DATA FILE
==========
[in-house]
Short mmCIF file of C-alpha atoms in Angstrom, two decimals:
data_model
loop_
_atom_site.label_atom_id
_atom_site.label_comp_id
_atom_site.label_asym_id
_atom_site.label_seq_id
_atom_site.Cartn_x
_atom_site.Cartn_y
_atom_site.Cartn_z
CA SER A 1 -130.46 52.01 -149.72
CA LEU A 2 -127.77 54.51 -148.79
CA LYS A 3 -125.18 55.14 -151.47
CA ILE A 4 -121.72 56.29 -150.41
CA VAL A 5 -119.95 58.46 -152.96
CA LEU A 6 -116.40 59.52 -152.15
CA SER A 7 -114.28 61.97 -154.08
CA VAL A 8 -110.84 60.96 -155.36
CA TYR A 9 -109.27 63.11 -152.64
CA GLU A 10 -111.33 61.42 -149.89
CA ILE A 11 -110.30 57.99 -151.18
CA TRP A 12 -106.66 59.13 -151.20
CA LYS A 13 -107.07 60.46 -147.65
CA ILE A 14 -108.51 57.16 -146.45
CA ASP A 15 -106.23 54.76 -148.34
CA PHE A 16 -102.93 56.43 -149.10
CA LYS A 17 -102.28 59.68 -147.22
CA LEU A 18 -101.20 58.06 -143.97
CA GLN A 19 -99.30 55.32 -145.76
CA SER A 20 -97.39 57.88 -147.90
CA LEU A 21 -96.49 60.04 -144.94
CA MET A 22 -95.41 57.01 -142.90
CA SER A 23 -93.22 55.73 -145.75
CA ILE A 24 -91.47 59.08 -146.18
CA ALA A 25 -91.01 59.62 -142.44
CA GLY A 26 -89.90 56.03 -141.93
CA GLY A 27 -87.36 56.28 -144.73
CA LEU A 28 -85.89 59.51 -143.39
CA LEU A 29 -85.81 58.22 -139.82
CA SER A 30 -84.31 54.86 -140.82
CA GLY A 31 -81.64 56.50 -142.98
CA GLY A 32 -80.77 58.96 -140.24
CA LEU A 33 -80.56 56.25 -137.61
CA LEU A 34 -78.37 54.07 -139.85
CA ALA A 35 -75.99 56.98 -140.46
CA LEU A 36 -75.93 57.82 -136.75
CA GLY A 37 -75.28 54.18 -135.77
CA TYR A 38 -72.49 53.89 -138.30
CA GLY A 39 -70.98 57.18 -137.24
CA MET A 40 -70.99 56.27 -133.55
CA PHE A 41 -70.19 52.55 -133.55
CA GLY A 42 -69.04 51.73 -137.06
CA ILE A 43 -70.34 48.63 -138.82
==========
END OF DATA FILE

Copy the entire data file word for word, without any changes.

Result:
[in-house]
Short mmCIF file of C-alpha atoms in Angstrom, two decimals:
data_model
loop_
_atom_site.label_atom_id
_atom_site.label_comp_id
_atom_site.label_asym_id
_atom_site.label_seq_id
_atom_site.Cartn_x
_atom_site.Cartn_y
_atom_site.Cartn_z
CA SER A 1 -130.46 52.01 -149.72
CA LEU A 2 -127.77 54.51 -148.79
CA LYS A 3 -125.18 55.14 -151.47
CA ILE A 4 -121.72 56.29 -150.41
CA VAL A 5 -119.95 58.46 -152.96
CA LEU A 6 -116.40 59.52 -152.15
CA SER A 7 -114.28 61.97 -154.08
CA VAL A 8 -110.84 60.96 -155.36
CA TYR A 9 -109.27 63.11 -152.64
CA GLU A 10 -111.33 61.42 -149.89
CA ILE A 11 -110.30 57.99 -151.18
CA TRP A 12 -106.66 59.13 -151.20
CA LYS A 13 -107.07 60.46 -147.65
CA ILE A 14 -108.51 57.16 -146.45
CA ASP A 15 -106.23 54.76 -148.34
CA PHE A 16 -102.93 56.43 -149.10
CA LYS A 17 -102.28 59.68 -147.22
CA LEU A 18 -101.20 58.06 -143.97
CA GLN A 19 -99.30 55.32 -145.76
CA SER A 20 -97.39 57.88 -147.90
CA LEU A 21 -96.49 60.04 -144.94
CA MET A 22 -95.41 57.01 -142.90
CA SER A 23 -93.22 55.73 -145.75
CA ILE A 24 -91.47 59.08 -146.18
CA ALA A 25 -91.01 59.62 -142.44
CA GLY A 26 -89.90 56.03 -141.93
CA GLY A 27 -87.36 56.28 -144.73
CA LEU A 28 -85.89 59.51 -143.39
CA LEU A 29 -85.81 58.22 -139.82
CA SER A 30 -84.31 54.86 -140.82
CA GLY A 31 -81.64 56.50 -142.98
CA GLY A 32 -80.77 58.96 -140.24
CA LEU A 33 -80.56 56.25 -137.61
CA LEU A 34 -78.37 54.07 -139.85
CA ALA A 35 -75.99 56.98 -140.46
CA LEU A 36 -75.93 57.82 -136.75
CA GLY A 37 -75.28 54.18 -135.77
CA TYR A 38 -72.49 53.89 -138.30
CA GLY A 39 -70.98 57.18 -137.24
CA MET A 40 -70.99 56.27 -133.55
CA PHE A 41 -70.19 52.55 -133.55
CA GLY A 42 -69.04 51.73 -137.06
CA ILE A 43 -70.34 48.63 -138.82